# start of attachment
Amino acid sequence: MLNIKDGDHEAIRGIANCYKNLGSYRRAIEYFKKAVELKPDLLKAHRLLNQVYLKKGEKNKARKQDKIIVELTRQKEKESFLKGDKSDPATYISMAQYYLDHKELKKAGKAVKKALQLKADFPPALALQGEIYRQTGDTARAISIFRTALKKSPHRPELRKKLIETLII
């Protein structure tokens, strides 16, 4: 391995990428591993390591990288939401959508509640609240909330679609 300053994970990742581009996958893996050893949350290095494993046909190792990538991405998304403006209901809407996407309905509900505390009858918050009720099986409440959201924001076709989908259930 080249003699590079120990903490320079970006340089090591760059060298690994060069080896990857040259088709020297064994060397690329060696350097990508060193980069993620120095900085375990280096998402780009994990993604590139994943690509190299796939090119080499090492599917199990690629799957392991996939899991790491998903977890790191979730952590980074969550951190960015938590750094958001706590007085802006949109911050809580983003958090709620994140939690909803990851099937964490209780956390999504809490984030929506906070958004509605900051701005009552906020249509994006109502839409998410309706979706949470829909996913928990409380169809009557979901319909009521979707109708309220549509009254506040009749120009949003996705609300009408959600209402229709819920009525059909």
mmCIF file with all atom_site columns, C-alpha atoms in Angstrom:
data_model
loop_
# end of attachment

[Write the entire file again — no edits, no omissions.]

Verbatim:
Amino acid sequence: MLNIKDGDHEAIRGIANCYKNLGSYRRAIEYFKKAVELKPDLLKAHRLLNQVYLKKGEKNKARKQDKIIVELTRQKEKESFLKGDKSDPATYISMAQYYLDHKELKKAGKAVKKALQLKADFPPALALQGEIYRQTGDTARAISIFRTALKKSPHRPELRKKLIETLII
């Protein structure tokens, strides 16, 4: 391995990428591993390591990288939401959508509640609240909330679609 300053994970990742581009996958893996050893949350290095494993046909190792990538991405998304403006209901809407996407309905509900505390009858918050009720099986409440959201924001076709989908259930 080249003699590079120990903490320079970006340089090591760059060298690994060069080896990857040259088709020297064994060397690329060696350097990508060193980069993620120095900085375990280096998402780009994990993604590139994943690509190299796939090119080499090492599917199990690629799957392991996939899991790491998903977890790191979730952590980074969550951190960015938590750094958001706590007085802006949109911050809580983003958090709620994140939690909803990851099937964490209780956390999504809490984030929506906070958004509605900051701005009552906020249509994006109502839409998410309706979706949470829909996913928990409380169809009557979901319909009521979707109708309220549509009254506040009749120009949003996705609300009408959600209402229709819920009525059909």
mmCIF file with all atom_site columns, C-alpha atoms in Angstrom:
data_model
loop_